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This Designer Is Saving Detroit’s Old-School Sign Typography By Turning It Into Fonts

As old businesses close and new ones move in, neighborhoods are losing their visual identities. But now they can have signs that stay true to the neighborhood’s roots.

On her commute home from work in Detroit, designer Jessica Krcmarik started to become obsessed with the old signs lining the main drag of Woodward Avenue–machine shops, dry cleaners, “you buy, we fry” cafes with sprawling fish murals.

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She started a photo archive, stopping whenever she discovered a new piece of hand lettering. But she also noticed that the typography was starting to disappear, replaced by plastic signs with standard fonts. “A lot of communities are kind of losing their visual culture, the more things get replaced with these very bland signs,” she says.

So now Krcmarik is working on something new. Using her collection of photos, she’s creating a set of new neighborhood-based fonts–and then giving them back to local business owners, who can use them to make signs inspired by the block’s original creativity.

As Detroit tries to clean itself up, the loss of old murals is accelerating. “We’re in the middle of what’s supposedly a giant graffiti cleanup campaign right now,” she says. “So the city will cover up a hand-painted sign or mural, or if your sign is older than five years, they’ll just go through with a paint roller and cover it up with a big block of beige paint.”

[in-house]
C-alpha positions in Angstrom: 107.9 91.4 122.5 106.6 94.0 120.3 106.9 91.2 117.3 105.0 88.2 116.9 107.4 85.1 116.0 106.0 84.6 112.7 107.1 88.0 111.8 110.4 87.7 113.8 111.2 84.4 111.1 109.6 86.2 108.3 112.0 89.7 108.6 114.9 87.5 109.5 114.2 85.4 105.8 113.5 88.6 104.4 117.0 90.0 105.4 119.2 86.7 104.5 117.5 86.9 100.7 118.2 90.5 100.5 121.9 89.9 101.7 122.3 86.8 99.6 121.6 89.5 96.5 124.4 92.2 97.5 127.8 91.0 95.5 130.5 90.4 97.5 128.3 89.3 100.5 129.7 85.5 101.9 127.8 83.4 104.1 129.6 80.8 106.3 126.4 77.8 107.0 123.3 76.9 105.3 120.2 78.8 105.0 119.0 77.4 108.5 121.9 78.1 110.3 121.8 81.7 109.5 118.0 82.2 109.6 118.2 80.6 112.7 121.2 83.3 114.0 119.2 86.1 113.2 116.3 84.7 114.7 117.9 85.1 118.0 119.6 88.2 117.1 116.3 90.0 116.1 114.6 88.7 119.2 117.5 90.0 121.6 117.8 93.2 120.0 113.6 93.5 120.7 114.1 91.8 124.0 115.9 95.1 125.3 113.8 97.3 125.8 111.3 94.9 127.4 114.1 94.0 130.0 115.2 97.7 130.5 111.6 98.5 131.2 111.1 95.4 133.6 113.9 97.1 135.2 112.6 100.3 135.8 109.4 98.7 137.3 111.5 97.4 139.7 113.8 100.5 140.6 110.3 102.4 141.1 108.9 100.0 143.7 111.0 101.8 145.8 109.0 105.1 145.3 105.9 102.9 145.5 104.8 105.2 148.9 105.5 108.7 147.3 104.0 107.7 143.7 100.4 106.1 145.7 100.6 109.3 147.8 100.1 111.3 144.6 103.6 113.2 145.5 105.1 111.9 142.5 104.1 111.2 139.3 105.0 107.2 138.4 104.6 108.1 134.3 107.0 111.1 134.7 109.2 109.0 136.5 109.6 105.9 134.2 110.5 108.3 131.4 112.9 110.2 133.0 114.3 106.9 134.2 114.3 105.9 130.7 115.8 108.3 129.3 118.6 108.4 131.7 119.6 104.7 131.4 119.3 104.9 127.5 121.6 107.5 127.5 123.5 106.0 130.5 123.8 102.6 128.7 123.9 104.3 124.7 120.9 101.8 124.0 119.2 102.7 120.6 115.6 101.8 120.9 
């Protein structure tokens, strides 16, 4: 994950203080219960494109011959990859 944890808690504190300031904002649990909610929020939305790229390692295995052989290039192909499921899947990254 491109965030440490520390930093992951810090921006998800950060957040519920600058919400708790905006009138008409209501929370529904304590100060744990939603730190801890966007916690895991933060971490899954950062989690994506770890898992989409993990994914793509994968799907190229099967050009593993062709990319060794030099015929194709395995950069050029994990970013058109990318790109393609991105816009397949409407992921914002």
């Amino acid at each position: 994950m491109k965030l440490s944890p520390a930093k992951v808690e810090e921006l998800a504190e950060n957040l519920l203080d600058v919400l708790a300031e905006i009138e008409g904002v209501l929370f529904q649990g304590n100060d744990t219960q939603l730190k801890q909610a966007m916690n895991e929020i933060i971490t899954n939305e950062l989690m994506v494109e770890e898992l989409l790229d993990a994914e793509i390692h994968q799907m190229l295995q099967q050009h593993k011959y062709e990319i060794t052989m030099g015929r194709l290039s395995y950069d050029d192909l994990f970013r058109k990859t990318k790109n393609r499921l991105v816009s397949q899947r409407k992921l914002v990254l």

In the name of progress, most business owners opt for a new prefab plastic sign. Krcmarik, who had worked with a foundation to help make some new signs, realized that small businesses didn’t have a budget for much design work or custom signs.

“They pretty much use either system fonts or free ones, which end up looking okay, but they don’t look anything like the original area,” she says. “They don’t really have the personality of what had been there.”

Krcmarik looks for patterns in form or style in particular neighborhoods or blocks, and then works to create a hyperlocal font that will be offered at a pay-what-you-can rate back to local businesses.

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She’s raising funds for the project in a new Kickstarter campaign.

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About the author

Adele Peters is a staff writer at Fast Company who focuses on solutions to some of the world's largest problems, from climate change to homelessness. Previously, she worked with GOOD, BioLite, and the Sustainable Products and Solutions program at UC Berkeley.

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